I love Facebook. My participation in certain FB groups (mostly closed ones) brings a great deal of pleasure to me. And, it’s how I sell most of my books, edorviss as lot the ebooks. But I have rules. I am very dictatorial on who I let into my timeline: No one. Only I can post there. I also unfriend easily and often. Yes, it’s a silo of likeminded people. We all believe in curiosity compassion and courage, my 3 Cs. And I’ve got over 1500 “Friends” (that took some getting used to). I also take breaks from social media, often. A day or two. And while I have accounts on Twitter, Instagram, Pinterest and LinkedIn, I rarely go to any of them.

    1. Arlene Somerton Smith Post author

      I enjoy Facebook groups and connections too. I keep my Facebook connections low, so it is a space where I share more personal aspects of my life with close friends. I turn to Twitter for breaking news, but stay far away from the toxic things that happen there. Instagram is fun, and I enjoy that the feed there is always up to date and not a recycle of posts I’ve seen before, which is often the case on Facebook. They all have their advantages and disadvantages, it seems.

  4. marianbeaman

    Social media is almost a “must” for authors. Facebook is where I have connected with my friends and readers. Also, it’s where I’ve found great groups for my genre: National Assn. of Memoir Writers + We Love Memoirs to name a few. Recently, I found “Growing Up in Elizabethtown, my home town and my memoir setting. How cool is that!

    Instagram is the most “fun,” medium, but I don’t seem to have time for that “third thing.” Twitter doesn’t make sense to me although I’ve used it for book promo and often share others’ books and blogs. Like you, I’m an optimist and in these times of social distancing, I value these connections.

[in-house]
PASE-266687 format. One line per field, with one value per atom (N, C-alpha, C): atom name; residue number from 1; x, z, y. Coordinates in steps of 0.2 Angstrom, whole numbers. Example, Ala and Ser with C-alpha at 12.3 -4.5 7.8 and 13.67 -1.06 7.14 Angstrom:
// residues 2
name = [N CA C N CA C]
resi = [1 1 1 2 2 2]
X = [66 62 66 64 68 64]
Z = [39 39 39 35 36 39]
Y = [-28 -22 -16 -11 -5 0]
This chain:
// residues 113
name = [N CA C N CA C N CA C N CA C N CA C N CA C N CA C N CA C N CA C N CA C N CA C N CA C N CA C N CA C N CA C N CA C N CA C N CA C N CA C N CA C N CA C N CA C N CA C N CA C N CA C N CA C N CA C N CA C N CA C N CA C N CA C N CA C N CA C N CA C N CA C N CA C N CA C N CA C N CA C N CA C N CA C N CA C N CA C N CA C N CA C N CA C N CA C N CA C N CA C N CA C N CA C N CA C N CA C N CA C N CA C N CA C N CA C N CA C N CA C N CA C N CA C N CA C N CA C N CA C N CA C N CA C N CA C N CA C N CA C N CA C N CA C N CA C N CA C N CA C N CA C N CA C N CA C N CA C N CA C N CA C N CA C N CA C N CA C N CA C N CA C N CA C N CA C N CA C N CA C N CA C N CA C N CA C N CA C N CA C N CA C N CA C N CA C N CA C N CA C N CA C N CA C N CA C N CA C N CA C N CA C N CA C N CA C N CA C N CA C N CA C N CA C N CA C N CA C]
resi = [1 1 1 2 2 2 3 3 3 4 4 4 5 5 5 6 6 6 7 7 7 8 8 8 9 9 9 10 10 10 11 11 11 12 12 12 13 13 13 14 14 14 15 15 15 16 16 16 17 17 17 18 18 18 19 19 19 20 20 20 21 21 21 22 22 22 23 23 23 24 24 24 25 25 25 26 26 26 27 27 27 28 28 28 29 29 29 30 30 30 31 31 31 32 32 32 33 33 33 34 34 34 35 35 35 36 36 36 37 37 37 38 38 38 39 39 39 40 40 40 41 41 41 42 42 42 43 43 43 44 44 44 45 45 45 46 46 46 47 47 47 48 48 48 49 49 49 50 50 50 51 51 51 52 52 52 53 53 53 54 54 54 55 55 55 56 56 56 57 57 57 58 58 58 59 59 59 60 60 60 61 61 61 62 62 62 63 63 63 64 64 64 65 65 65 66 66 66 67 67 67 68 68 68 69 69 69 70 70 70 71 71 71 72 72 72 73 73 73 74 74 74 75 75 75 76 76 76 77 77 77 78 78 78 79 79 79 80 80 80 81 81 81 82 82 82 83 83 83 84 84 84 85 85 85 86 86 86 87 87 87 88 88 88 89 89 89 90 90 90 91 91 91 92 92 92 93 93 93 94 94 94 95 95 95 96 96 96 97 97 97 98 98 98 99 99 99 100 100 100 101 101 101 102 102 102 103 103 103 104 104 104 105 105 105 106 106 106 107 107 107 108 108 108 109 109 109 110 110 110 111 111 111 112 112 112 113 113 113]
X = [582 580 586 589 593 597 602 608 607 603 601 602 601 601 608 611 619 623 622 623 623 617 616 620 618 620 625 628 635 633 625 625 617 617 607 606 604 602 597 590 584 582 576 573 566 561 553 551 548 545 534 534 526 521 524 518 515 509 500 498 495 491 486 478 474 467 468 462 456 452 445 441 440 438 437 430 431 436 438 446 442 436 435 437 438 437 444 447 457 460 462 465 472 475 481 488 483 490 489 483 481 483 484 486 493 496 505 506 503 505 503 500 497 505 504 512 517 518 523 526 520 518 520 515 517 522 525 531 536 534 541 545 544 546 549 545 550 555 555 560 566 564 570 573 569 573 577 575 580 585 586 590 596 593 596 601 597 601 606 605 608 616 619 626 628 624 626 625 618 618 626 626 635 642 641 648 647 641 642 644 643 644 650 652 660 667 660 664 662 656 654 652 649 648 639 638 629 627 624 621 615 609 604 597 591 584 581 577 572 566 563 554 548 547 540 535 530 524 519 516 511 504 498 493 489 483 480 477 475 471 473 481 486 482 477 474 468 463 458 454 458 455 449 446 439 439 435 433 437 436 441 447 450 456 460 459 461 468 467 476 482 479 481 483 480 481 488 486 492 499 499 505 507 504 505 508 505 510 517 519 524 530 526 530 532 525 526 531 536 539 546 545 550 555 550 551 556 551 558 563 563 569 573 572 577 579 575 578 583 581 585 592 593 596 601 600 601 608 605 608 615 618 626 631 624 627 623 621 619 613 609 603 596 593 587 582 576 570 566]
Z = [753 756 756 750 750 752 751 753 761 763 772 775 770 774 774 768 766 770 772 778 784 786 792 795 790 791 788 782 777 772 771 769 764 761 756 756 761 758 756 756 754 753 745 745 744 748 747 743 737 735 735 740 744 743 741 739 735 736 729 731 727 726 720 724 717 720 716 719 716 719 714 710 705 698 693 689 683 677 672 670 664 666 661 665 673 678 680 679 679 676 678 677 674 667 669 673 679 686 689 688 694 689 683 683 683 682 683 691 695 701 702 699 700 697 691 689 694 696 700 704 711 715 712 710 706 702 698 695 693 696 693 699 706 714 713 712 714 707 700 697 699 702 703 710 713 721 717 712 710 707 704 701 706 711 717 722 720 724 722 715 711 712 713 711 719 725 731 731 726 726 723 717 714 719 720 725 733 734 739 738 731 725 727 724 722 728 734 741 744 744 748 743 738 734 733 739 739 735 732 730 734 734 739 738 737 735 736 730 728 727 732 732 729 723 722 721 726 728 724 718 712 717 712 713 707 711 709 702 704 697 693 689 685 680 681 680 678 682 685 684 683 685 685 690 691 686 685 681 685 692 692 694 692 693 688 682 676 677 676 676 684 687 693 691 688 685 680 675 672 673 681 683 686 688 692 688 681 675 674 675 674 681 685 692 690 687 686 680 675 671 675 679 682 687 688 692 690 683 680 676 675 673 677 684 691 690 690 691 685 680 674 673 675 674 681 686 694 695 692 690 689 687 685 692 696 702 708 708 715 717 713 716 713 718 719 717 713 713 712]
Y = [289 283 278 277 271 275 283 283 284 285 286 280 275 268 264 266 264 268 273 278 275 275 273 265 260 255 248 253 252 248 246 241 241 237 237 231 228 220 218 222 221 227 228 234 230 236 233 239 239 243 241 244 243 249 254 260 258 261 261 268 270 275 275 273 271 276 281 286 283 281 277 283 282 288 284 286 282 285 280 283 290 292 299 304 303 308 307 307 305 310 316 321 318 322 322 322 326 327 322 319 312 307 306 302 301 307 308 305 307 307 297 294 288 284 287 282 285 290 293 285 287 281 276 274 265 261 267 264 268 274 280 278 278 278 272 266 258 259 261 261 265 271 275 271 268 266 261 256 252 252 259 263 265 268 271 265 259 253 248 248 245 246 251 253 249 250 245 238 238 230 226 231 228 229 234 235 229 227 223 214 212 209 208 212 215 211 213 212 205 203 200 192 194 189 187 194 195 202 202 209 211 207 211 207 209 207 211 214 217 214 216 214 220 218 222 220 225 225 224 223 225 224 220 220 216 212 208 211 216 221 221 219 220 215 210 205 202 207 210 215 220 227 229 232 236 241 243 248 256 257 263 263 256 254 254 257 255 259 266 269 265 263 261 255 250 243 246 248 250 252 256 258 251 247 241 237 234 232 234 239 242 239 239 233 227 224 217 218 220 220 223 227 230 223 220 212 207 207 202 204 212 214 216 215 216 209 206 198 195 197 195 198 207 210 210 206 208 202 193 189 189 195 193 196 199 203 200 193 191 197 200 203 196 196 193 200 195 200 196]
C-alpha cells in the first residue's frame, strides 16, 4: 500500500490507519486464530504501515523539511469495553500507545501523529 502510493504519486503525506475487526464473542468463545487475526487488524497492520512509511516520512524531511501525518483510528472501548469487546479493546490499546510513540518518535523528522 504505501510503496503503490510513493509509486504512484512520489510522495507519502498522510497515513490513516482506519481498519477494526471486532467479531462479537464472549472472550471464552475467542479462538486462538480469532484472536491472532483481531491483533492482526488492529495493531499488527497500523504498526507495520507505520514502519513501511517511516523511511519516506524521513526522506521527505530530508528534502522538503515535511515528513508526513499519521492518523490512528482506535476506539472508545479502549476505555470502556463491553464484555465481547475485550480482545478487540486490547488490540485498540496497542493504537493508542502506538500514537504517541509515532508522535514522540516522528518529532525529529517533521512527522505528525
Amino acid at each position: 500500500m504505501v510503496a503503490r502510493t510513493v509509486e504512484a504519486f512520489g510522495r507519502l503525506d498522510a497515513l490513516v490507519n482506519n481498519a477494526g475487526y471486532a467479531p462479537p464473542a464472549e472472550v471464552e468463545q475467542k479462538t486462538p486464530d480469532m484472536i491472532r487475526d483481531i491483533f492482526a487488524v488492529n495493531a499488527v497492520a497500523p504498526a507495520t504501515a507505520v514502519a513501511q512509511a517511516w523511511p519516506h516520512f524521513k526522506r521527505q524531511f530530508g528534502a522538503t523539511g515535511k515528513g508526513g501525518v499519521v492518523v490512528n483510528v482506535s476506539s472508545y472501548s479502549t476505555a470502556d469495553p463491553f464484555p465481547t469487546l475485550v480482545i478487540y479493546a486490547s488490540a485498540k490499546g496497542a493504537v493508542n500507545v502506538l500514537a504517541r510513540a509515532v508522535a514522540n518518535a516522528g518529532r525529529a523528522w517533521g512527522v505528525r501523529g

I stay away from posting political and other inflammatory topics. My attitude: ranting is a turn-off + I don’t think anyone’s mind is changed by divulging the ugly. Timely topic, Arlene, and thank you!

    1. Arlene Somerton Smith Post author

      I think that Facebook groups are a great way of pulling like-minded people together. Those of us who connect that way would not want to give it up! I agree about Twitter. There are people who love it, but I find it a bit too “all over the place” for me. I prefer my more intimate Facebook world. I have very few connections on Instagram and I’m being mindful of keeping it that way.. Choosing to connect with only those I really want to see a lot. It’s an interesting journey!

    1. Arlene Somerton Smith Post author

      I limit my connections on Facebook to people I really, really love. It is a positive place with lots of love and laughs. It’s the site I use most frequently. The secret is – keep it positive!

  5. roughwighting

    Every once in a while I tell myself to leave social media. But will I? NO. First, a blog is social media, and it’s brought so much light and positivity and new friends to my life. I LOVE blogging and reading the posts of others (like yours!). I joined FB about 10 years ago so I could see family photos, but now it’s mostly to connect with friends (I’ve ‘met’ high school and college friends who I hadn’t connected with in years) who don’t live near. I enjoy seeing their family photos. (I choose to not read ANY political comments – they can be too nasty and divisive). And all of these friends have been so supportive of my fiction books and children’s books. Twitter, I haven’t figure out yet. Just don’t get it, but I enjoy Instagram just for the challenge of taking fun photos and seeing the photos of others. Pinterest. WHA?? I can’t figure that one out either. 🙂

    1. Arlene Somerton Smith Post author

      I agree – I’ll never let social media go. I love staying connected with people I love, even when we’re not geographically close. I find Twitter unwieldy too, and way, way too negative and hateful. But, I do turn to it when there’s breaking news and I want to know something fast. I HATE that it has become a news source though. So many journalists make up their reports based on what people have said on Twitter. What kind of reporting is that? Lazy and incomplete and …. I could go on. I tried Pinterest for a while but closed my account. It had no value-added for me either. And as for the blog – Yes! How lucky I am to have connected with the blogging community. It’s been fantastic.

      1. roughwighting

        Funny – I just saw Laurie’s post on “what’s your favorite social media?” You two are on the same “page” to speak, and you and I are, for sure. Twitter is no fun when it becomes just political and pointed. Thus, that’s probably why I’m seldom on it. To the positive, the fun, and sharing the LIGHT of our lives!